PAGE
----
I think "Society for Informatics" has a nice ring to it.

  6. soc. for informatics and soon the joke will be on soc. for lunatics

  7. Sorry, Kurt. Just like the SIGACT name change, the ground rule is that you can't change the ACM acronym.

    BTW: There is no evidence despite that Wikipedia post that the ACM ever seriously wanted to switch to Soc. for Informatics. After your post, I searched the ACM digital library and found that there were proposed name changes about every 10 years until the 1980's, with the most frequent proposal being just "Association for CoMputing".

    I am looking for something less lame to fill out the acronym.

    (It seems that one reason to change the name was the confusion about what type of organization the ACM was during congressional testimony. This motive has dissipated with the founding of the CRA - Computing Research Association - which has replaced the ACM as the representative of CS research in the halls of power in the US and Canada.)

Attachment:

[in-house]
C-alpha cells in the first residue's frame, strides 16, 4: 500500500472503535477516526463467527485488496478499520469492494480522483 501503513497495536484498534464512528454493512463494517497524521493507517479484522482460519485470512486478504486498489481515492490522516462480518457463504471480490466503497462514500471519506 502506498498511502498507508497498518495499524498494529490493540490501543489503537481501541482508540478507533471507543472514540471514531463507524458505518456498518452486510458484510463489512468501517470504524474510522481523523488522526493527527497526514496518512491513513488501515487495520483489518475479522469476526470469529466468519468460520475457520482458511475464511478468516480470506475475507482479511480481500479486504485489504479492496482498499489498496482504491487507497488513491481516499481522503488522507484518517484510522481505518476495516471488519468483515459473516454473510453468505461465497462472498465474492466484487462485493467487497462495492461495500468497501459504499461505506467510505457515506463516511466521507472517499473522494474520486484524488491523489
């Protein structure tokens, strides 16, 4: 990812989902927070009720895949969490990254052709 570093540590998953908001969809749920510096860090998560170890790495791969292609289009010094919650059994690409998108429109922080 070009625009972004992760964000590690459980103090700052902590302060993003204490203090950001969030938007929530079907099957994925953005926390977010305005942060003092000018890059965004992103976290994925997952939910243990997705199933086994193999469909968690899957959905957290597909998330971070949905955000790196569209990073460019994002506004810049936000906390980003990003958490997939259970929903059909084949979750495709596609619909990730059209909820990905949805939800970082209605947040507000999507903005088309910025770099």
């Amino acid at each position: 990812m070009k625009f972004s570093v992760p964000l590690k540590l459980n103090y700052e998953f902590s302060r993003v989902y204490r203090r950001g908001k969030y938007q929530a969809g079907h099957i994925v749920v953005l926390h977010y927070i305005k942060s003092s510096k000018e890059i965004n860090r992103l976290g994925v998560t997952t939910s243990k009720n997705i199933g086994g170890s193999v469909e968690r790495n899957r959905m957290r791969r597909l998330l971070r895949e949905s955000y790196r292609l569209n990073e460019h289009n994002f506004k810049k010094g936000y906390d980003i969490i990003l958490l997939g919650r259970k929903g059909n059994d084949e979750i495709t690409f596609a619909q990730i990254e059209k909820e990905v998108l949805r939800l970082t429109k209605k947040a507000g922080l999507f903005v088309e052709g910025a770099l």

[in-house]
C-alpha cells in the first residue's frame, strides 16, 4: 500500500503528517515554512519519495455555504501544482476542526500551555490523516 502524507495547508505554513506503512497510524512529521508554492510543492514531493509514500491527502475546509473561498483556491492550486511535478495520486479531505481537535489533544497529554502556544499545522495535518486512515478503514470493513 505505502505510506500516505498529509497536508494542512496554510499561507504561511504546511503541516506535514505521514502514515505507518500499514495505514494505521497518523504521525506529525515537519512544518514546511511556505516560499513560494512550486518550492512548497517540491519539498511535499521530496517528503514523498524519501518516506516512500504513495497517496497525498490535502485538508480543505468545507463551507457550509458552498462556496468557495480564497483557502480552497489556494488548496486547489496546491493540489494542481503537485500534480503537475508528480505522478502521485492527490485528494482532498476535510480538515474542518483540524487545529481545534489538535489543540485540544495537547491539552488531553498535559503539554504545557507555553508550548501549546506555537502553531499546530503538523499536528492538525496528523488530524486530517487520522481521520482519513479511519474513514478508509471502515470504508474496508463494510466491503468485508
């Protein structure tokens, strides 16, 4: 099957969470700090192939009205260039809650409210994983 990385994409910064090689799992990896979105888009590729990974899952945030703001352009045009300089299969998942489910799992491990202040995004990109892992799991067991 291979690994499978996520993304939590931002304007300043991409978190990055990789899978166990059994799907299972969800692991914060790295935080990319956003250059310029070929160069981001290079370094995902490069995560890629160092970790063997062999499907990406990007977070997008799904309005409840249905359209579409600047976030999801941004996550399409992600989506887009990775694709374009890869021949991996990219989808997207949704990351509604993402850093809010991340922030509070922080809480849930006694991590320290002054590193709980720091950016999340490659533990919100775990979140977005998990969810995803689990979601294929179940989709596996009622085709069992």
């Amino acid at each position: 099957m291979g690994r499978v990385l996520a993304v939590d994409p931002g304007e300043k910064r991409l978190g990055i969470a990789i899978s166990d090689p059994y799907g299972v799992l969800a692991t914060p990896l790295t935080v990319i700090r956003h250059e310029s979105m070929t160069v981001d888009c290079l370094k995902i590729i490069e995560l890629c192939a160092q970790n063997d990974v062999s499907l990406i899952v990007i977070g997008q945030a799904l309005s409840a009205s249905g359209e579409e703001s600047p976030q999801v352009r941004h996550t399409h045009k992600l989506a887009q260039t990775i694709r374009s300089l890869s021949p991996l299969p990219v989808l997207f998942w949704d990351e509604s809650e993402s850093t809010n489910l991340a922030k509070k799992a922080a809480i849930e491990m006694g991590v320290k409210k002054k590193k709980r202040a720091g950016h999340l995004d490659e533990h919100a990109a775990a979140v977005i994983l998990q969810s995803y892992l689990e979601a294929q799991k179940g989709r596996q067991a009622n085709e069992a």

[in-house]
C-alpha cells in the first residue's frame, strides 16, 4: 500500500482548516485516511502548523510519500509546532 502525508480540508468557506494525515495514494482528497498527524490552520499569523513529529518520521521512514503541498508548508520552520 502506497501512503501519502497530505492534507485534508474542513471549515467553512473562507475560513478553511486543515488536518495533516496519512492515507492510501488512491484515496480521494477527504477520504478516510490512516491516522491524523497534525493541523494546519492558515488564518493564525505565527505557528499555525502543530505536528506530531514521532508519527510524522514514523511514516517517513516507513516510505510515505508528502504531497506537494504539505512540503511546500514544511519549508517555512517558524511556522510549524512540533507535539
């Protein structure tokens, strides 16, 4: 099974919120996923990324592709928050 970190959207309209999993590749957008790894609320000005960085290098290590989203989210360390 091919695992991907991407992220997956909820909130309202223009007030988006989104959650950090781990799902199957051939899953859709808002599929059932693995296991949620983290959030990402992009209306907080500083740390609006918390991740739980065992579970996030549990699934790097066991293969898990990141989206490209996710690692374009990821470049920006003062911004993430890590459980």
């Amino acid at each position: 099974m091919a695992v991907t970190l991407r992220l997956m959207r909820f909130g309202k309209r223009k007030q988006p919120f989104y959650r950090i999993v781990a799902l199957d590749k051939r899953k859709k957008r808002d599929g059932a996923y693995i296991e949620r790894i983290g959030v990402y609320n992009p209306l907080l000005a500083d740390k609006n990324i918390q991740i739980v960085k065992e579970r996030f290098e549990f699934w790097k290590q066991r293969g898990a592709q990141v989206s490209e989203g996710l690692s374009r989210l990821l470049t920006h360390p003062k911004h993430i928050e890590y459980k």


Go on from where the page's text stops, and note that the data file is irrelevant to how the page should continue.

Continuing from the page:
8. As a strong-AI proponent, I might suggest changing the name to the Association of Computing Machinery.

  9. As a strong-AI proponent, I might suggest changing the name to the Association of Computing Machinery.

    The implication that this was the case was precisely the complaint for one of the rounds of attempted name changes!

  10. So why do you think Computer Science is unlike Television Science? What is common to, say, the subfields of Theory of Computation, Software Engineering, Human-Computer Interaction and Scientific Computing, except that they are all somehow related to computers? (List of subfields selected from the Wikipedia entry for Computer Science.)

  11. Just plainly, as Djikstra said:
    "Computer Science studies computers as Astronomy studies telescopes"

    Please,tell people not to confuse the apparatus we use to perform some task with the task itself.